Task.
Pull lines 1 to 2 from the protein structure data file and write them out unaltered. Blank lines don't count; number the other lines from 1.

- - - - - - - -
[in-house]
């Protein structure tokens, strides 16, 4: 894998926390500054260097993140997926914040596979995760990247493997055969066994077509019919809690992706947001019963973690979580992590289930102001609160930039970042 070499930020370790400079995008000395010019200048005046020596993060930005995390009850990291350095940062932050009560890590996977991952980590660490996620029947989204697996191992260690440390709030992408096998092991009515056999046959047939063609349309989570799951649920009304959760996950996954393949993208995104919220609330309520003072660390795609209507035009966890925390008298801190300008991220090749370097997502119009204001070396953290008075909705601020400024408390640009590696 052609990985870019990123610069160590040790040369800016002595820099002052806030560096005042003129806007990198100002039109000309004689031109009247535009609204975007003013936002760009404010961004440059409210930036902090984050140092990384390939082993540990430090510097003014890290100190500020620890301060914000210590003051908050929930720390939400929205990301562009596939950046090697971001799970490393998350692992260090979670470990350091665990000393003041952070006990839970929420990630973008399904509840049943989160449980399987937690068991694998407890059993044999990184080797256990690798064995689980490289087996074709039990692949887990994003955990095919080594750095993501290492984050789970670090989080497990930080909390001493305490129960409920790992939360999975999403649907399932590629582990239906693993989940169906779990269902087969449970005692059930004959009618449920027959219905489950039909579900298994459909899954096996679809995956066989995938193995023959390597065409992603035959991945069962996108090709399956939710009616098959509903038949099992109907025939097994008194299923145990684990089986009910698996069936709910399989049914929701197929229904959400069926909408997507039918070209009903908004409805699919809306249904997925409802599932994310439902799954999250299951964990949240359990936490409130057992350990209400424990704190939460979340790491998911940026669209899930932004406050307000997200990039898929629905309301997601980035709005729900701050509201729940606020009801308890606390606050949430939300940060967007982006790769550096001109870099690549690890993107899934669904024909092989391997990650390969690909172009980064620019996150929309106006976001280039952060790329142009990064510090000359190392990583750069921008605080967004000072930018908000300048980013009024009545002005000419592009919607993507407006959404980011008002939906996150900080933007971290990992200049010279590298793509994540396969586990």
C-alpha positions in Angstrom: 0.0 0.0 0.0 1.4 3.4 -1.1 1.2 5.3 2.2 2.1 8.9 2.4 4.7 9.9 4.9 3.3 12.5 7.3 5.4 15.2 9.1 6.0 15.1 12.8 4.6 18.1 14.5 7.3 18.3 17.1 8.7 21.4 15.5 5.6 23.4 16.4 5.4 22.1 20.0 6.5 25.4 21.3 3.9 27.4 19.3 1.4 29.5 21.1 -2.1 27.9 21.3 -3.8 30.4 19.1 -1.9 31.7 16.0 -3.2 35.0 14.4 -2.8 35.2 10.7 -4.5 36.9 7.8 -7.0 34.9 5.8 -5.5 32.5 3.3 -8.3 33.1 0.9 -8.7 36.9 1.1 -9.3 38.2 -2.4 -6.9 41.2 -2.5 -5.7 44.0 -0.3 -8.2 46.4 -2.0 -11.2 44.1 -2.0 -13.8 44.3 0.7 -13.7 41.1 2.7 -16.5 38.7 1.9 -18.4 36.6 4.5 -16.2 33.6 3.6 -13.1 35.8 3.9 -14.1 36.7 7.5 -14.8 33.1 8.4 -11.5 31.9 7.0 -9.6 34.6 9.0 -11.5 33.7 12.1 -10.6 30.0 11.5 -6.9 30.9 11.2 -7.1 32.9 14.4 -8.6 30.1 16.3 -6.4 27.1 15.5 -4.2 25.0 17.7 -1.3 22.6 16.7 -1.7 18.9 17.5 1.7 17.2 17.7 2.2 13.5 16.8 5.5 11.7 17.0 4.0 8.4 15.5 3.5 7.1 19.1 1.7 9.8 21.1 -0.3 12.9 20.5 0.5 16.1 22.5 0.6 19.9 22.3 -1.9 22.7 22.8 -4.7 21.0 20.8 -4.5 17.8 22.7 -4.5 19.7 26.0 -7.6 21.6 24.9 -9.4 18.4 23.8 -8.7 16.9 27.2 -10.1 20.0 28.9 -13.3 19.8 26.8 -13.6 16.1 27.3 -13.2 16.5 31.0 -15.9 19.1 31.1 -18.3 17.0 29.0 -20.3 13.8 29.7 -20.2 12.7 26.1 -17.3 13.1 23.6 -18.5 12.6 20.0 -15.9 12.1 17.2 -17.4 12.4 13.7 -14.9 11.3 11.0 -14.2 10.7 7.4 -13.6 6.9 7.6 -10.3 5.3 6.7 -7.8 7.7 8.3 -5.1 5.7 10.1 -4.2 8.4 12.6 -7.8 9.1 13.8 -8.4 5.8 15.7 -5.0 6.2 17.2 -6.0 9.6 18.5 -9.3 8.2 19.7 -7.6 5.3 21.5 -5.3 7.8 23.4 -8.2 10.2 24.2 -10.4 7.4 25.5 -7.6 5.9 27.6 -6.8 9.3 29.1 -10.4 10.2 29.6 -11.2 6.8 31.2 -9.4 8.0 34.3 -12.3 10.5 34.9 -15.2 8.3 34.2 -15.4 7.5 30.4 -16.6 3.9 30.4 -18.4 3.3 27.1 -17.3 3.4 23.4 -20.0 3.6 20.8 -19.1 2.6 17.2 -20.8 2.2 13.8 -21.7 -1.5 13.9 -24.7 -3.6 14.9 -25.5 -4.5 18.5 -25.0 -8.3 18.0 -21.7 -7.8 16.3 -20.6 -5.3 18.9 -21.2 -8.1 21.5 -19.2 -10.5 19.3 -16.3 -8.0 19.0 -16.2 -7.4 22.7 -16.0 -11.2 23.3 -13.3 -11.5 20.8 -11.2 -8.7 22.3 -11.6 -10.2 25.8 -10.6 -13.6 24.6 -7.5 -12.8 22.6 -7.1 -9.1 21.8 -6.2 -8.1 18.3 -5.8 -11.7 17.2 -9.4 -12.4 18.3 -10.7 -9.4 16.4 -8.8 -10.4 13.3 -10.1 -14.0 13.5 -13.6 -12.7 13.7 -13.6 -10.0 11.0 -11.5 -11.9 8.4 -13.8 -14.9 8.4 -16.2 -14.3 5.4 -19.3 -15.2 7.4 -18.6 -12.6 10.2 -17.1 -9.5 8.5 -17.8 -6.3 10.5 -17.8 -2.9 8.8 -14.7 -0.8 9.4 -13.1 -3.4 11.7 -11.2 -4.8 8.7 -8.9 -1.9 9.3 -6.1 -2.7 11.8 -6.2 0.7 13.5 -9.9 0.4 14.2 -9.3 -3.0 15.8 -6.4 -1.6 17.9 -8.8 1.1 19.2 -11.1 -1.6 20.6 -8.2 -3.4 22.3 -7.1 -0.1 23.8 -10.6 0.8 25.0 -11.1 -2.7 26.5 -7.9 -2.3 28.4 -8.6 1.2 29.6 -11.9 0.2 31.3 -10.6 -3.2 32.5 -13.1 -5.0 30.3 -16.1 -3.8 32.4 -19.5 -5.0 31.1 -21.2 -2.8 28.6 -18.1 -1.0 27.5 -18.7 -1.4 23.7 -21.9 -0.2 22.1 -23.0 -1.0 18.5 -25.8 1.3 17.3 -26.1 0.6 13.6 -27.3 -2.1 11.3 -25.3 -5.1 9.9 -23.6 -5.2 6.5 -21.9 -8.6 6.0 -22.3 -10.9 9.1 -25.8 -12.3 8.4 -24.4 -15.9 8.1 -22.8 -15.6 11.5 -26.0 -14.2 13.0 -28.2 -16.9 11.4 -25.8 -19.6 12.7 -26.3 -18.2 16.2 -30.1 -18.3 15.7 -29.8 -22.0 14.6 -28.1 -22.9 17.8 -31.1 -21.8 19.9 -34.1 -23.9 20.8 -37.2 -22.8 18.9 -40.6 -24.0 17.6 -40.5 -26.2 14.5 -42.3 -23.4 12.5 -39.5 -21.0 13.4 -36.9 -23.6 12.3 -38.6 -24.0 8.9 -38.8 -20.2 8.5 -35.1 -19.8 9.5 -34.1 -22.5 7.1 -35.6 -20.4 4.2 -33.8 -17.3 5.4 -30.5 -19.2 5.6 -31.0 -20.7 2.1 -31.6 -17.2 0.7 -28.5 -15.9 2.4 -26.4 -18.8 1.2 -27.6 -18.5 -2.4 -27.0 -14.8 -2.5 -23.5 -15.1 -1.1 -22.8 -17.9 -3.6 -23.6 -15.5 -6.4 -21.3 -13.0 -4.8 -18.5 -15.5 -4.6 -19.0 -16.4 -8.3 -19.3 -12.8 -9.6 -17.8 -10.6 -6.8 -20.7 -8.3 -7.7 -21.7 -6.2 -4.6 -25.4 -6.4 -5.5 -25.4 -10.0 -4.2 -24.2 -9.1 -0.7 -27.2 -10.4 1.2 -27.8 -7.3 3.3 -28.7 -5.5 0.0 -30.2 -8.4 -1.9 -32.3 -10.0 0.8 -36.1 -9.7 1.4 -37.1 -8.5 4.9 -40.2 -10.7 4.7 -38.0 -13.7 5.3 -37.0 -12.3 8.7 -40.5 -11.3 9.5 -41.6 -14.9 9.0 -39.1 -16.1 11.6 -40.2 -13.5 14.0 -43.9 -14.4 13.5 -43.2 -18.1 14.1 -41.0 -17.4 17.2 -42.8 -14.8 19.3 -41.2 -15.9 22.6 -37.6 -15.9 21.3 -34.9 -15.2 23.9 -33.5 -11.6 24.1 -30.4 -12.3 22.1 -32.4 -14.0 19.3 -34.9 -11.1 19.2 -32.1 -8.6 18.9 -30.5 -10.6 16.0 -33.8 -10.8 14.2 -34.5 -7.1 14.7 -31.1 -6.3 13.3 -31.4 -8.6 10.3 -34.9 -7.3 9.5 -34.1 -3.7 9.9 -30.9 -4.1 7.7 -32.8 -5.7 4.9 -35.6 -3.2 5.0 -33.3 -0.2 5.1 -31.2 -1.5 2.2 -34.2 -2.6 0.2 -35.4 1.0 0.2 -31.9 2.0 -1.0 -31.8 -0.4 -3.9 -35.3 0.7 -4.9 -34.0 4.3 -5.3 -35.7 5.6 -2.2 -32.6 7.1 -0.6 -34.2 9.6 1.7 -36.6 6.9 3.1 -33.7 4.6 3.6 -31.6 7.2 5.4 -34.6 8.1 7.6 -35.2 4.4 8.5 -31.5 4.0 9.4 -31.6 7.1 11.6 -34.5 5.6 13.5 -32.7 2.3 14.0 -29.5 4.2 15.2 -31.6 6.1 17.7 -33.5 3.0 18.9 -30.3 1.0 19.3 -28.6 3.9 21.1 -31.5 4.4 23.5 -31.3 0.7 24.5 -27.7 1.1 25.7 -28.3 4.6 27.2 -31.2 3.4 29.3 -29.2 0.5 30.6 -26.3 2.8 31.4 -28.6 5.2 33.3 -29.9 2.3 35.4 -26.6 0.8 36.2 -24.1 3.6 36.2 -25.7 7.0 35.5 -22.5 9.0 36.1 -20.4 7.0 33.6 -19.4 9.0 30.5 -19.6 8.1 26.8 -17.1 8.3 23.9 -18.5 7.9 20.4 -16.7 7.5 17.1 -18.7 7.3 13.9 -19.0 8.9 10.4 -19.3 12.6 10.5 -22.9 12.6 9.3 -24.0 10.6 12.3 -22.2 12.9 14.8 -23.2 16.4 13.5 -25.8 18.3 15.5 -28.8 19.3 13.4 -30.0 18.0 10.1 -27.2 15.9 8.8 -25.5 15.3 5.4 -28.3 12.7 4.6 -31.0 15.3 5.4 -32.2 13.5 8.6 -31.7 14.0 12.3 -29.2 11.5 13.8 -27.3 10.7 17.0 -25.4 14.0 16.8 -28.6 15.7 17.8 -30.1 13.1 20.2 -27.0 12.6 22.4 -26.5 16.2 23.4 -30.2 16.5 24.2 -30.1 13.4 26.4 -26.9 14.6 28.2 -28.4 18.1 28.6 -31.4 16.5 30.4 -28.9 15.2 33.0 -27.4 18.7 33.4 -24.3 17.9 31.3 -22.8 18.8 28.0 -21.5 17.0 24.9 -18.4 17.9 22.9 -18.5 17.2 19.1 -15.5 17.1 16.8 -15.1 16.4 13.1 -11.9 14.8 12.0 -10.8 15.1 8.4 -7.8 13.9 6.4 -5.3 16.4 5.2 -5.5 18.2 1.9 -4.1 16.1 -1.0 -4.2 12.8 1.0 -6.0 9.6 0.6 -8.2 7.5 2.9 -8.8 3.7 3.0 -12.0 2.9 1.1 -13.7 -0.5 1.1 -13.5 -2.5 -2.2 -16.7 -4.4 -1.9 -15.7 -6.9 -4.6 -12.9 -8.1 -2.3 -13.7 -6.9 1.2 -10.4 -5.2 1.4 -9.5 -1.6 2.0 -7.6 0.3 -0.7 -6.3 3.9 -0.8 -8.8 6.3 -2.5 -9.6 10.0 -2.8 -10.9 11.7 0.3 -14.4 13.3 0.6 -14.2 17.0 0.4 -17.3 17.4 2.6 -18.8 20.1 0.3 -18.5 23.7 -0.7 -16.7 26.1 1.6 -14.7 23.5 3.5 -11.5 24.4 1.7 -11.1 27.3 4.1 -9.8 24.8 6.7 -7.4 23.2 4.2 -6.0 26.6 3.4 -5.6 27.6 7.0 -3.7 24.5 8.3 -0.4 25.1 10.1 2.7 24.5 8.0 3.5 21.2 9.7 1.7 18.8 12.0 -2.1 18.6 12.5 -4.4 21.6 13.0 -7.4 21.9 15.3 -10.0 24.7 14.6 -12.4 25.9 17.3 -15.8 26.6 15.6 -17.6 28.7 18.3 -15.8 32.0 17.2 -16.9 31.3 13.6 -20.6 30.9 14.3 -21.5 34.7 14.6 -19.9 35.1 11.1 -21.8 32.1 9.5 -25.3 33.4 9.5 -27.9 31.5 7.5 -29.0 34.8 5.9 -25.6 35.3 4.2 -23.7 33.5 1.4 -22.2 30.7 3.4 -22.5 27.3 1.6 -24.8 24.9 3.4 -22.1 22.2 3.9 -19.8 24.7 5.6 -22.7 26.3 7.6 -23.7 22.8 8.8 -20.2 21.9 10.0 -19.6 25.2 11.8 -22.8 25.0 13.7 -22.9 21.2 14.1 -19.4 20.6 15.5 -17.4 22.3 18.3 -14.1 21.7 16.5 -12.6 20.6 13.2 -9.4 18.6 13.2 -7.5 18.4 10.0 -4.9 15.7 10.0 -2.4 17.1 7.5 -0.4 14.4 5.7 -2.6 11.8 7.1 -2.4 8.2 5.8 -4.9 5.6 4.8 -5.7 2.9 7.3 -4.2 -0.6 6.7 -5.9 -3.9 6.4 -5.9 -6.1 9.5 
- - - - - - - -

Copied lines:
[in-house]
């Protein structure tokens, strides 16, 4: 894998926390500054260097993140997926914040596979995760990247493997055969066994077509019919809690992706947001019963973690979580992590289930102001609160930039970042 070499930020370790400079995008000395010019200048005046020596993060930005995390009850990291350095940062932050009560890590996977991952980590660490996620029947989204697996191992260690440390709030992408096998092991009515056999046959047939063609349309989570799951649920009304959760996950996954393949993208995104919220609330309520003072660390795609209507035009966890925390008298801190300008991220090749370097997502119009204001070396953290008075909705601020400024408390640009590696 052609990985870019990123610069160590040790040369800016002595820099002052806030560096005042003129806007990198100002039109000309004689031109009247535009609204975007003013936002760009404010961004440059409210930036902090984050140092990384390939082993540990430090510097003014890290100190500020620890301060914000210590003051908050929930720390939400929205990301562009596939950046090697971001799970490393998350692992260090979670470990350091665990000393003041952070006990839970929420990630973008399904509840049943989160449980399987937690068991694998407890059993044999990184080797256990690798064995689980490289087996074709039990692949887990994003955990095919080594750095993501290492984050789970670090989080497990930080909390001493305490129960409920790992939360999975999403649907399932590629582990239906693993989940169906779990269902087969449970005692059930004959009618449920027959219905489950039909579900298994459909899954096996679809995956066989995938193995023959390597065409992603035959991945069962996108090709399956939710009616098959509903038949099992109907025939097994008194299923145990684990089986009910698996069936709910399989049914929701197929229904959400069926909408997507039918070209009903908004409805699919809306249904997925409802599932994310439902799954999250299951964990949240359990936490409130057992350990209400424990704190939460979340790491998911940026669209899930932004406050307000997200990039898929629905309301997601980035709005729900701050509201729940606020009801308890606390606050949430939300940060967007982006790769550096001109870099690549690890993107899934669904024909092989391997990650390969690909172009980064620019996150929309106006976001280039952060790329142009990064510090000359190392990583750069921008605080967004000072930018908000300048980013009024009545002005000419592009919607993507407006959404980011008002939906996150900080933007971290990992200049010279590298793509994540396969586990």